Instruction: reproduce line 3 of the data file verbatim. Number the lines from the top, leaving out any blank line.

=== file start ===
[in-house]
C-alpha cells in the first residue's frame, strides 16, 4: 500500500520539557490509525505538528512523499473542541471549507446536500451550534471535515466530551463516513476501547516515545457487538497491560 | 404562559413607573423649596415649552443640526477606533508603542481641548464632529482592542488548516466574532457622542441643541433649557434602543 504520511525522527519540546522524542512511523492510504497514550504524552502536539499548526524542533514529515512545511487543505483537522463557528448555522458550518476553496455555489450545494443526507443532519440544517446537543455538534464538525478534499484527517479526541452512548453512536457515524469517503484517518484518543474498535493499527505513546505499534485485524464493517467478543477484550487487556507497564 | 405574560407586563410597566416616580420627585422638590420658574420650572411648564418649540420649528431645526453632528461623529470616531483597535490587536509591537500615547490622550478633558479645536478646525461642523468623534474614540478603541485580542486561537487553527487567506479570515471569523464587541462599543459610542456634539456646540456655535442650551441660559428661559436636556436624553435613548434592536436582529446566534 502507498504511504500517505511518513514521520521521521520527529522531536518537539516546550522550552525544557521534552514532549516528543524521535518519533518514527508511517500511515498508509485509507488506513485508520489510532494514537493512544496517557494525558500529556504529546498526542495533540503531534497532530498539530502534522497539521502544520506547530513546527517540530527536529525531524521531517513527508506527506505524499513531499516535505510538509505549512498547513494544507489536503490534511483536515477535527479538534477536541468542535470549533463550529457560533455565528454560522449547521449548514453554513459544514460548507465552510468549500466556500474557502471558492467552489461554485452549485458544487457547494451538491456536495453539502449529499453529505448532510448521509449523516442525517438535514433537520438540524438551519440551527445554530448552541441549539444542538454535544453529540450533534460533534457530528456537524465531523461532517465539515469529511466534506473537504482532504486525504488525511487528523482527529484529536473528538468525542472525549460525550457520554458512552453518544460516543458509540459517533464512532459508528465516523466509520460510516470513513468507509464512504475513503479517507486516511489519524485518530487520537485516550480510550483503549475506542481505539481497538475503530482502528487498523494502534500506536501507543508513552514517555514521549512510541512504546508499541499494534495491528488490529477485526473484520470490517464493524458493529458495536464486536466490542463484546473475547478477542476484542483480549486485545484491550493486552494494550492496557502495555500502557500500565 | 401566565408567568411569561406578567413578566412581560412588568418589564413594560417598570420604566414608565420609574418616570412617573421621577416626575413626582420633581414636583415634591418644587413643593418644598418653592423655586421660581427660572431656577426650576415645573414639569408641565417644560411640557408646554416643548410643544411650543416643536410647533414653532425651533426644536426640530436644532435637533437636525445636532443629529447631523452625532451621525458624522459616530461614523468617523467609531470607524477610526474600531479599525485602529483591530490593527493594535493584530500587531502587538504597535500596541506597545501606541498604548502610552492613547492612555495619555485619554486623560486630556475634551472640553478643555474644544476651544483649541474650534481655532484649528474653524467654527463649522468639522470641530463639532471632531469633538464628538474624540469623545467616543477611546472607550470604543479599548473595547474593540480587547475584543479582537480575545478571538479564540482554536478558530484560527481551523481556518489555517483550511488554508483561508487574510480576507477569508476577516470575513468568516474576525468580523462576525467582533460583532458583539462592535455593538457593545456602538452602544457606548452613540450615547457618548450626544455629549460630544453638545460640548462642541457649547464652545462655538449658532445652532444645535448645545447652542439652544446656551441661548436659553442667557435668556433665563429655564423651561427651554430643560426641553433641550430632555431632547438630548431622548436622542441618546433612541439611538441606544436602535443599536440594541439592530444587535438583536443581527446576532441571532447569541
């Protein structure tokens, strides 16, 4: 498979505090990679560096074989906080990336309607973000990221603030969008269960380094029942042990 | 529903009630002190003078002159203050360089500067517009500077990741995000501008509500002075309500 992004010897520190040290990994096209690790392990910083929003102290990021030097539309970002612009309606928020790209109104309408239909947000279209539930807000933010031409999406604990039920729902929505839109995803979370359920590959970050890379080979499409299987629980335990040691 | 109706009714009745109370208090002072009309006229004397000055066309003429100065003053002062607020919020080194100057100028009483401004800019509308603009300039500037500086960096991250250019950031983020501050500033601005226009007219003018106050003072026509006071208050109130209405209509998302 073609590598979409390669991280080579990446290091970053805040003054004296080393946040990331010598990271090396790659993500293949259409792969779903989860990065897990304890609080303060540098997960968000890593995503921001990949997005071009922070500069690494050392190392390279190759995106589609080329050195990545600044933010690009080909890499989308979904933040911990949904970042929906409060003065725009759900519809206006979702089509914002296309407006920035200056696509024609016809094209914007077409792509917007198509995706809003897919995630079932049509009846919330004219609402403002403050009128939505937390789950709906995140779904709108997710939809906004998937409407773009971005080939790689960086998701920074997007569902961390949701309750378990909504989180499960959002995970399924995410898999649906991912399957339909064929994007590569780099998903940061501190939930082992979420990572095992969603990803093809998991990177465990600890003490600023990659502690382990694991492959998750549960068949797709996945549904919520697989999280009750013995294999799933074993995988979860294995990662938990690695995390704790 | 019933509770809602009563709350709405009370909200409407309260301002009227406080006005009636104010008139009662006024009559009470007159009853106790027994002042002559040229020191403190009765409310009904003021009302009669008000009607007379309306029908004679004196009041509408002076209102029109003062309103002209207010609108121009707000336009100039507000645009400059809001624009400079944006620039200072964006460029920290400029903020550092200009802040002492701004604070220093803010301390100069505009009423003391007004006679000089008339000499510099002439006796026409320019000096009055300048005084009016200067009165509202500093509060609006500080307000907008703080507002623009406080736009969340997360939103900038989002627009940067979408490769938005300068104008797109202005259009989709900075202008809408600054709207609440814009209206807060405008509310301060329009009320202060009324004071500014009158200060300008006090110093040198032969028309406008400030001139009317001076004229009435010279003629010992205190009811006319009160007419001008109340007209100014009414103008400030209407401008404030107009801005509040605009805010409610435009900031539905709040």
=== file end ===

């Protein structure tokens, strides 16, 4: 498979505090990679560096074989906080990336309607973000990221603030969008269960380094029942042990 | 529903009630002190003078002159203050360089500067517009500077990741995000501008509500002075309500 992004010897520190040290990994096209690790392990910083929003102290990021030097539309970002612009309606928020790209109104309408239909947000279209539930807000933010031409999406604990039920729902929505839109995803979370359920590959970050890379080979499409299987629980335990040691 | 109706009714009745109370208090002072009309006229004397000055066309003429100065003053002062607020919020080194100057100028009483401004800019509308603009300039500037500086960096991250250019950031983020501050500033601005226009007219003018106050003072026509006071208050109130209405209509998302 073609590598979409390669991280080579990446290091970053805040003054004296080393946040990331010598990271090396790659993500293949259409792969779903989860990065897990304890609080303060540098997960968000890593995503921001990949997005071009922070500069690494050392190392390279190759995106589609080329050195990545600044933010690009080909890499989308979904933040911990949904970042929906409060003065725009759900519809206006979702089509914002296309407006920035200056696509024609016809094209914007077409792509917007198509995706809003897919995630079932049509009846919330004219609402403002403050009128939505937390789950709906995140779904709108997710939809906004998937409407773009971005080939790689960086998701920074997007569902961390949701309750378990909504989180499960959002995970399924995410898999649906991912399957339909064929994007590569780099998903940061501190939930082992979420990572095992969603990803093809998991990177465990600890003490600023990659502690382990694991492959998750549960068949797709996945549904919520697989999280009750013995294999799933074993995988979860294995990662938990690695995390704790 | 019933509770809602009563709350709405009370909200409407309260301002009227406080006005009636104010008139009662006024009559009470007159009853106790027994002042002559040229020191403190009765409310009904003021009302009669008000009607007379309306029908004679004196009041509408002076209102029109003062309103002209207010609108121009707000336009100039507000645009400059809001624009400079944006620039200072964006460029920290400029903020550092200009802040002492701004604070220093803010301390100069505009009423003391007004006679000089008339000499510099002439006796026409320019000096009055300048005084009016200067009165509202500093509060609006500080307000907008703080507002623009406080736009969340997360939103900038989002627009940067979408490769938005300068104008797109202005259009989709900075202008809408600054709207609440814009209206807060405008509310301060329009009320202060009324004071500014009158200060300008006090110093040198032969028309406008400030001139009317001076004229009435010279003629010992205190009811006319009160007419001008109340007209100014009414103008400030209407401008404030107009801005509040605009805010409610435009900031539905709040």